Reading comprehension (RC) questions hold more than 50% weightage in verbal ability section. Last year, 24 out of 34(70%) questions asked were RC questions. Considering these figures, we can say that RCs in CAT can make or mar your chances of a great score. So, it is crucial to ace the RC section well. The next question that comes to your mind is what is the right approach?
Cracking an RC effectively relies on the following factors:
As you can see, the first two factors seem to contradict the third one. This dilemma can be resolved by following these tips:
We can very well infer that the above listed tips are inter-related. Reading is an effective way to improve vocab as well as enhance your concentration. Apart from that, reading variety of topics generates interest, which makes you better focused. If you have learnt to maintain focus while reading, half of the task is done. The passages appear less complicated, more understandable and easy to recall while answering questions.
This article throws light on two basic issues of RCs:
A good passage analysis enables you to answer questions in a flash. Simply stating, it means going through the passage as a detective examines the crime scene with his magnifying glass to find the essential cues. The cues in your case are the ideas that the author intends to convey in every paragraph of the passage. It is important for you to identify these ideas and take a mental note of them.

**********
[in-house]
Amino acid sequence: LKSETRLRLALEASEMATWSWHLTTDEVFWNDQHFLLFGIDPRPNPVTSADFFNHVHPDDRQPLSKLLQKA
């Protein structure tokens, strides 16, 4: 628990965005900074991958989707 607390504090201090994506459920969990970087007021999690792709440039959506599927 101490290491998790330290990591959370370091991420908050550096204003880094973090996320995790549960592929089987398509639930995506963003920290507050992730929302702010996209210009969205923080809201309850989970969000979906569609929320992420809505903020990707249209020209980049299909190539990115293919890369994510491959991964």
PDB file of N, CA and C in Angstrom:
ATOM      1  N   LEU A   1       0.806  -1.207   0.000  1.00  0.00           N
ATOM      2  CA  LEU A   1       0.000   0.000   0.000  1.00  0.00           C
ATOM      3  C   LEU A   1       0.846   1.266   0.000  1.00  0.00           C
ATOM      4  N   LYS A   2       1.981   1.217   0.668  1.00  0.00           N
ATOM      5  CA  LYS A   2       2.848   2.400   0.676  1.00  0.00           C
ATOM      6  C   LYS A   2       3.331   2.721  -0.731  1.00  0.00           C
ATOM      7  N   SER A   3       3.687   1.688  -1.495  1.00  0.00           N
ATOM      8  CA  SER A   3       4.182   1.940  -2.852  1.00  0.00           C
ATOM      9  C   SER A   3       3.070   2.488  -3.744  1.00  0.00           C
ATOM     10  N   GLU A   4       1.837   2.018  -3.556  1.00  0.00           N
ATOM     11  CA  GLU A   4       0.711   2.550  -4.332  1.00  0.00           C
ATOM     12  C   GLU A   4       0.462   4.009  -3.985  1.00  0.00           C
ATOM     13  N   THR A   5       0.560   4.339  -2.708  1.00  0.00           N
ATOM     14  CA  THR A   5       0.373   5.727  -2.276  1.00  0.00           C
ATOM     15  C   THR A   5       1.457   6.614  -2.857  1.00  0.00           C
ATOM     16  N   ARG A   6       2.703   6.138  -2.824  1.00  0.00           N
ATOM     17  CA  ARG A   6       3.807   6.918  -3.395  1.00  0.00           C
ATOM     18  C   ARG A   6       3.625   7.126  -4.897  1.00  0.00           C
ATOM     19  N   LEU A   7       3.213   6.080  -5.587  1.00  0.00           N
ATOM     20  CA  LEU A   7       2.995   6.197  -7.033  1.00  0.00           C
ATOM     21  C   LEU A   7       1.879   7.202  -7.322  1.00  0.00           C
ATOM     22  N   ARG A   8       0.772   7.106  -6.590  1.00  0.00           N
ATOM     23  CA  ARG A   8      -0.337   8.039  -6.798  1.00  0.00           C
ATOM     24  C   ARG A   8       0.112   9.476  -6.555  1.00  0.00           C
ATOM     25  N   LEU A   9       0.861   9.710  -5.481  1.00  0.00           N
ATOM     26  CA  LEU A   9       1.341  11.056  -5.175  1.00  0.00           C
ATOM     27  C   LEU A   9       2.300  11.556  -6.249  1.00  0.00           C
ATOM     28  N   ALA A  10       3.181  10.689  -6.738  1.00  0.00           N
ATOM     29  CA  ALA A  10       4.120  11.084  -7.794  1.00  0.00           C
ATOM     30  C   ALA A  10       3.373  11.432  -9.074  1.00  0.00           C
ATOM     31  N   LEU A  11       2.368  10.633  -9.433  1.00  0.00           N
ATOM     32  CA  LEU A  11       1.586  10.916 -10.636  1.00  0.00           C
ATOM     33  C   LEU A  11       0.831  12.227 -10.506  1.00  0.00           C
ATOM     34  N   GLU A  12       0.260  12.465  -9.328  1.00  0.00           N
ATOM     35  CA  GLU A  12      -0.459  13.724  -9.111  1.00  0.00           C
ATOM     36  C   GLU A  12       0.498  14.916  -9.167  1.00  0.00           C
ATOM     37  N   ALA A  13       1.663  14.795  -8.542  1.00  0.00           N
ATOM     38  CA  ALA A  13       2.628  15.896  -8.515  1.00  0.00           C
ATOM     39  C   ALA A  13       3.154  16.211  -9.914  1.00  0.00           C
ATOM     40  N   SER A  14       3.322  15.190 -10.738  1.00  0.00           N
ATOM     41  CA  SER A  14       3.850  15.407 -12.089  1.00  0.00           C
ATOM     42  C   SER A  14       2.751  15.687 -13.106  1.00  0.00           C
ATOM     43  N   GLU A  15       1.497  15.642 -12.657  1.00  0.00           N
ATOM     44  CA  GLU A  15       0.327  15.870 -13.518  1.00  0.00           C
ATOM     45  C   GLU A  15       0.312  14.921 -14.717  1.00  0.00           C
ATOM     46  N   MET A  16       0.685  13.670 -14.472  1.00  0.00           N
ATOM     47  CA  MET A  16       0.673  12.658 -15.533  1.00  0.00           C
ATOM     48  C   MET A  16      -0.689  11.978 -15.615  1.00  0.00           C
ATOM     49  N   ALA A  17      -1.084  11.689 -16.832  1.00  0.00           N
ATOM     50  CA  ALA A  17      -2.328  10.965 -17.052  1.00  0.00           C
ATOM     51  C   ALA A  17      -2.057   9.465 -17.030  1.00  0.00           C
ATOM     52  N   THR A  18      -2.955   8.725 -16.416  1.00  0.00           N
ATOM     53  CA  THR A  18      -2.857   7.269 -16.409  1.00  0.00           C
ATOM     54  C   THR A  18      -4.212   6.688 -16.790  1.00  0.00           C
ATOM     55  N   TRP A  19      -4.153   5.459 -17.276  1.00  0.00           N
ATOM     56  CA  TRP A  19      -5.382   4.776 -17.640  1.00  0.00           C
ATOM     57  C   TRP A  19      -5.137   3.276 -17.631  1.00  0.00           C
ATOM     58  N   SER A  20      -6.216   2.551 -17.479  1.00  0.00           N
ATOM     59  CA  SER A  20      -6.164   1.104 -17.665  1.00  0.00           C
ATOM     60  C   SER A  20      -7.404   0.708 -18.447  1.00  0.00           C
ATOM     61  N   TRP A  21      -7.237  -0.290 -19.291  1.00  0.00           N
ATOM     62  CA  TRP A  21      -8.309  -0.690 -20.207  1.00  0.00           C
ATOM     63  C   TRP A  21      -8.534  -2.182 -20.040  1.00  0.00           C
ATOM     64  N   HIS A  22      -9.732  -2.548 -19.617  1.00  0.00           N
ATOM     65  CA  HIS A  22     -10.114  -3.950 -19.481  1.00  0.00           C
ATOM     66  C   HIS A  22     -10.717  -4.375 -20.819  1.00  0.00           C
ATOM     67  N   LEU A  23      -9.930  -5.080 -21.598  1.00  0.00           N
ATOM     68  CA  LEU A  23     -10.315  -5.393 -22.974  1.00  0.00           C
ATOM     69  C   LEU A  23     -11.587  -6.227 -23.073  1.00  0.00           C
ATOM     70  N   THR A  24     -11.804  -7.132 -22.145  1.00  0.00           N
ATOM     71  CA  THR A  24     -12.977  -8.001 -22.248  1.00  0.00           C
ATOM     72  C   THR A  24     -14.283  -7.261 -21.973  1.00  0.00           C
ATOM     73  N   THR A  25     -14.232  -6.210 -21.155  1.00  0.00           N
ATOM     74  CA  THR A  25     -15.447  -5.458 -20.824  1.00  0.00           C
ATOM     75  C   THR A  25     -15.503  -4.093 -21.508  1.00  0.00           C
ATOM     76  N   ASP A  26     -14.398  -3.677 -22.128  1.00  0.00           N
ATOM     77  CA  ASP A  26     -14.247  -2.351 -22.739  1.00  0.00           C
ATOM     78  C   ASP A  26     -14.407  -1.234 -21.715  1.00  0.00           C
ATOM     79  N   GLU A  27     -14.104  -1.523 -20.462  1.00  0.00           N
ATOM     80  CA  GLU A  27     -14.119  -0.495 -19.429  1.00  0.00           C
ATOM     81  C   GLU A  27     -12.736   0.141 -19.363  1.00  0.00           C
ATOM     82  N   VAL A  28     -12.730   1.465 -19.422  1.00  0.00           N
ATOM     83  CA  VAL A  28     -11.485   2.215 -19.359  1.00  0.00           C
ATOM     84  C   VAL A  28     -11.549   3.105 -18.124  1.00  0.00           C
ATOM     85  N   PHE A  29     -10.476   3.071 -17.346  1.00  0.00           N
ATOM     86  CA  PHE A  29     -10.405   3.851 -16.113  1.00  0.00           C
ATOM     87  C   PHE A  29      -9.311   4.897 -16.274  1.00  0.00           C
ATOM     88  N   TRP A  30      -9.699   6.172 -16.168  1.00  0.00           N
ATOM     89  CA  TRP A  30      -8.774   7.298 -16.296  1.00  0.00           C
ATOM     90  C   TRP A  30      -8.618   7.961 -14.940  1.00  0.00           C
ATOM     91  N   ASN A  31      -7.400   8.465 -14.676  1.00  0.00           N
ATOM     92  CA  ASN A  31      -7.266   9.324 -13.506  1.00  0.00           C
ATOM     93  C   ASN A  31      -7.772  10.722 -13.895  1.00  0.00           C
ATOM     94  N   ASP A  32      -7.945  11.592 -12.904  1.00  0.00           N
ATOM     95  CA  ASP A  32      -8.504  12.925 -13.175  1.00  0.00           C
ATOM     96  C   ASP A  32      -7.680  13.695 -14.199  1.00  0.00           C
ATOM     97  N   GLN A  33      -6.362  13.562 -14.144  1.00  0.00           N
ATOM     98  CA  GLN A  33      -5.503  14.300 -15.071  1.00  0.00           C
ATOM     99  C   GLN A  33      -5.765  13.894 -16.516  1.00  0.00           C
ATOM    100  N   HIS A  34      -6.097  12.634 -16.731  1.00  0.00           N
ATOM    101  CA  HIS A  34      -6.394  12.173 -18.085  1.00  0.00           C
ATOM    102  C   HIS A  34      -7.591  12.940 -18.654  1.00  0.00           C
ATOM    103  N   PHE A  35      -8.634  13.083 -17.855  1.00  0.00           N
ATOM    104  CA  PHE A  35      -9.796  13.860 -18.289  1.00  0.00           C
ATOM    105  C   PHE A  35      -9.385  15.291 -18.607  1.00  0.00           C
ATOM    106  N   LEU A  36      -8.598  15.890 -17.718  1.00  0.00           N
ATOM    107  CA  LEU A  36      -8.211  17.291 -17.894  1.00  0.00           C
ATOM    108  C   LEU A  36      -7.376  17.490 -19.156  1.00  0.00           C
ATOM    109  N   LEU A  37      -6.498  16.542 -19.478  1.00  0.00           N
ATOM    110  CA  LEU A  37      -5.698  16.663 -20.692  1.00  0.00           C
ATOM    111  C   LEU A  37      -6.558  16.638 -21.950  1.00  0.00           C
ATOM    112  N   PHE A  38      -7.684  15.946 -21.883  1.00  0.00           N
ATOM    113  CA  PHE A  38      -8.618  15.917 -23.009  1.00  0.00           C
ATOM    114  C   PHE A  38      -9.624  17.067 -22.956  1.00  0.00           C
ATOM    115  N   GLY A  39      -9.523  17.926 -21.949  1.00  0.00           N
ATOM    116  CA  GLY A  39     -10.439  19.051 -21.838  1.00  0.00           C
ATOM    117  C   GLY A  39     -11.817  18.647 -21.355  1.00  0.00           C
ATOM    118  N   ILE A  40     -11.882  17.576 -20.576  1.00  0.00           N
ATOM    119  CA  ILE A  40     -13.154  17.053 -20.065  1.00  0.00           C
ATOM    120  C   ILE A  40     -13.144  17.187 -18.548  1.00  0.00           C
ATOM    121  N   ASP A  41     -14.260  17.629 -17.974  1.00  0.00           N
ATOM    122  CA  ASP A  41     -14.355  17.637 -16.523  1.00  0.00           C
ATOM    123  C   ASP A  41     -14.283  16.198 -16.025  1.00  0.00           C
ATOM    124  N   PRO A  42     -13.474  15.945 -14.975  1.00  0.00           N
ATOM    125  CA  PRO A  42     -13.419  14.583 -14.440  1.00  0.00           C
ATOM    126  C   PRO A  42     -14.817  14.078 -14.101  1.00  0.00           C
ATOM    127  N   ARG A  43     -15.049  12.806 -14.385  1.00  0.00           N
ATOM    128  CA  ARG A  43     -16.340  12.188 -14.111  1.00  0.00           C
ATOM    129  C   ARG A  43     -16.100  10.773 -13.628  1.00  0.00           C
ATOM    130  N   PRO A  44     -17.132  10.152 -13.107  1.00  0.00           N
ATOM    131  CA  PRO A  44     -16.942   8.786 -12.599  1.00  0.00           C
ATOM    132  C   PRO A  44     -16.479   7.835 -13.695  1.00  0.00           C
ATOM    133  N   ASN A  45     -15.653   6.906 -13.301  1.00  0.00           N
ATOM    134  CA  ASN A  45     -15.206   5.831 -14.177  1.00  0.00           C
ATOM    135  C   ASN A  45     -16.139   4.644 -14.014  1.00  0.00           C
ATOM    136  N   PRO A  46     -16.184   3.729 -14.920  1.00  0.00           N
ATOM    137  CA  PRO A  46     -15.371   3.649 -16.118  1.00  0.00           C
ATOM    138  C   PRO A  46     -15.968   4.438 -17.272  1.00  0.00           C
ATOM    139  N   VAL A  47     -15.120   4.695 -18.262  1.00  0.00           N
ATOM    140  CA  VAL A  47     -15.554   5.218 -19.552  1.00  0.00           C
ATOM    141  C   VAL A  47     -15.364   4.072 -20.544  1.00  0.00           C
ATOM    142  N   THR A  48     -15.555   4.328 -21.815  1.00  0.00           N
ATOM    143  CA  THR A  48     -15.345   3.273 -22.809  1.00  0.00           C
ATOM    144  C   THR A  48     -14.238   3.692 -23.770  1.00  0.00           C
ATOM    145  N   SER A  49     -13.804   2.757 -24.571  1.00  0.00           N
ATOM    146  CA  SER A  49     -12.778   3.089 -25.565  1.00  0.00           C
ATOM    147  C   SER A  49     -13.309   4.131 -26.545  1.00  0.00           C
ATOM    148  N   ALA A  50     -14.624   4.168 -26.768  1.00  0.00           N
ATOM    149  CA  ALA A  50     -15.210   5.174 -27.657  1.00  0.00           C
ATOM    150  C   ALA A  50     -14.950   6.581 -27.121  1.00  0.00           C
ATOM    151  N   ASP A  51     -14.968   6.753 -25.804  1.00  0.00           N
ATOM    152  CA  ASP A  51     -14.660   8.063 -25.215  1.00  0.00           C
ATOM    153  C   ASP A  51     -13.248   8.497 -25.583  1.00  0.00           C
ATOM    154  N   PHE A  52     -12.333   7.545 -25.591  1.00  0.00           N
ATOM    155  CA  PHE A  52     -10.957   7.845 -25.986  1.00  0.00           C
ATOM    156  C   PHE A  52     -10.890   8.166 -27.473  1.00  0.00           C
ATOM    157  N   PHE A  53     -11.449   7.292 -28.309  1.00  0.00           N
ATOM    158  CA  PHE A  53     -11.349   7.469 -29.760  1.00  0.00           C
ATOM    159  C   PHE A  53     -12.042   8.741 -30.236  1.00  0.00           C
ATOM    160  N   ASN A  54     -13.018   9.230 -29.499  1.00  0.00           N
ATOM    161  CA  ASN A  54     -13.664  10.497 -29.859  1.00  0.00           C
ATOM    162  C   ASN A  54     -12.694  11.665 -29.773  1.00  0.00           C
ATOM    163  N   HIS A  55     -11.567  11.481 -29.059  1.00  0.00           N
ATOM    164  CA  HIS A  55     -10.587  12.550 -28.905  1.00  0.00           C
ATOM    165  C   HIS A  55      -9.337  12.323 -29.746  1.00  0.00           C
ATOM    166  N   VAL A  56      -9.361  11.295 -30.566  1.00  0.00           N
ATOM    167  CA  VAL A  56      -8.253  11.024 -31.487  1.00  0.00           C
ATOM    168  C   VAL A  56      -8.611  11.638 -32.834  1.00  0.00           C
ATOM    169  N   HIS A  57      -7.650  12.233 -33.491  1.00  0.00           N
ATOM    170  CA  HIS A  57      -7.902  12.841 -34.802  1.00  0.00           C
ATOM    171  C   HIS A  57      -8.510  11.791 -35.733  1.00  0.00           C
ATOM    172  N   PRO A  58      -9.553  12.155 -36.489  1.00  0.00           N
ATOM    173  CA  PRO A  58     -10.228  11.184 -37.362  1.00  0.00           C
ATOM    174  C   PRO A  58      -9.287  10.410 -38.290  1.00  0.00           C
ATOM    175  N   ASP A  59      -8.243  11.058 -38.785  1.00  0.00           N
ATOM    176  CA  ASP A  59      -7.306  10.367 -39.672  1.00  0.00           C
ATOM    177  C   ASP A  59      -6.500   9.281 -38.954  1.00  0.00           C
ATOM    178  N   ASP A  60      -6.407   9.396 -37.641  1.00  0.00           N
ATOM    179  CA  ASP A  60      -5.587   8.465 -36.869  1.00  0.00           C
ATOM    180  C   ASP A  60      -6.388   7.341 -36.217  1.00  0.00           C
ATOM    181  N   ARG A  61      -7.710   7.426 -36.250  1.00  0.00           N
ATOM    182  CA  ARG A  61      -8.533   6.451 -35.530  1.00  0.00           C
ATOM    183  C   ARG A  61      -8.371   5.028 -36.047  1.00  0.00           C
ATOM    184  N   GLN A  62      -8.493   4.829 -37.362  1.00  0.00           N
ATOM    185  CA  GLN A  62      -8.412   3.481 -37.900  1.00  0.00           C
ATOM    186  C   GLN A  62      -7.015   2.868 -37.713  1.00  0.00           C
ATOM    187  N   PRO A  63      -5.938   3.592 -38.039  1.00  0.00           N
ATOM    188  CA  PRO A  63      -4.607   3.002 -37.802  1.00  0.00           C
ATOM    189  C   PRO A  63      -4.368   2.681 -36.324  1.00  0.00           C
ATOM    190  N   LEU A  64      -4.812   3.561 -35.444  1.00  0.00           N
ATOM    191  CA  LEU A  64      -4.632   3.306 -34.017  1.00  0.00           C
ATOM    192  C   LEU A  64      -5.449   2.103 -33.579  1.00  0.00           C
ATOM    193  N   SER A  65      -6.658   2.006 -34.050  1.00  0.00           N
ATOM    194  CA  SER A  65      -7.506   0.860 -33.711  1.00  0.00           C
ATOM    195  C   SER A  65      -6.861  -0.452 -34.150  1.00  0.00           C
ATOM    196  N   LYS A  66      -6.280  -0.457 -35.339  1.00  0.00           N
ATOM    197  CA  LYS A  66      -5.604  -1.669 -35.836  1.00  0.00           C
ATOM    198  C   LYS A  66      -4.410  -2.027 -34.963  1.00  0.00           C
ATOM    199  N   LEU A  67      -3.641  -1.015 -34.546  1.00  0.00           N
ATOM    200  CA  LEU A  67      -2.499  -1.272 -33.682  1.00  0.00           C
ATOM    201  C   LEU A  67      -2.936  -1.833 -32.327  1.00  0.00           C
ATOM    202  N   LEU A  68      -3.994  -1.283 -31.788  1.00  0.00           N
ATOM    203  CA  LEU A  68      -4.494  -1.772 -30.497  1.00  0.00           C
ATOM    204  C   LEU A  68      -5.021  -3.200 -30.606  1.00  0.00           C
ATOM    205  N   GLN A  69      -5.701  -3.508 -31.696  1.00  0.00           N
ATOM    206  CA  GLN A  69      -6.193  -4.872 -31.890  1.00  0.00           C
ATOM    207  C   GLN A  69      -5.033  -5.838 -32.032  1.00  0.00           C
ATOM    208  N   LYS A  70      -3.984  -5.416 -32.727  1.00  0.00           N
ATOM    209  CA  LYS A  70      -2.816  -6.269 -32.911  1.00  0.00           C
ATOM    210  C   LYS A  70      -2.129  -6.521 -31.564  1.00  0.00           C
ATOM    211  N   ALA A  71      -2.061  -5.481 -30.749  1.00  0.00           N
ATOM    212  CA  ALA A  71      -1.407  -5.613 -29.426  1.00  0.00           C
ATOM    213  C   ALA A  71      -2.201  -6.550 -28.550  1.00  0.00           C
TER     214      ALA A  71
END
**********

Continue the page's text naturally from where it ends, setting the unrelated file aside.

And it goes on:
The strategy to follow for each RC question type is discussed as follows:
Type 1: Big Picture questions
These questions are based on the overall content of the passage and check your overall understanding of the passage. These are mostly in the following forms:
With the right analysis of the passage, you will be able to answer these questions without referring to the passage again
Type 2: Detail Questions
These are the specific questions. Examples for these question types are as follows:
These questions depend on your retention ability. You are required to identify the right sections of the passage from where these questions are framed. The above stated subtypes can be explained as follows:
Inference refers to the reasoning involved in drawing a conclusion or logical judgement on the basis of circumstantial evidence and prior conclusions rather than on the basis of direct observation. You need to draw out conclusions that relate to the passage. The common mistake committed here is to select an answer option that is outside the scope of the passage. Here again, practice becomes the key.
These questions are asked in two ways. Either the question setter might give a statement based on the overall sentiment of the passage or he might give a statement based on specific aspects of the passage.
These questions will essentially ask you to explain the meaning of a particular statement or conclude from it. The trick is to read the line before and after the one given; these have important hints you need to identify for the correct answer.
These questions test your vocabulary- the meaning of a word/synonym or the opposite of the word/antonym. The contextual meaning of the word has a vital role here.
These are the easiest of the lot as these simply ask you to identify the correct/incorrect facts.
The above mentioned approach is sure to help you score well in reading comprehension section of verbal ability of CAT/MBA level entrance exams.
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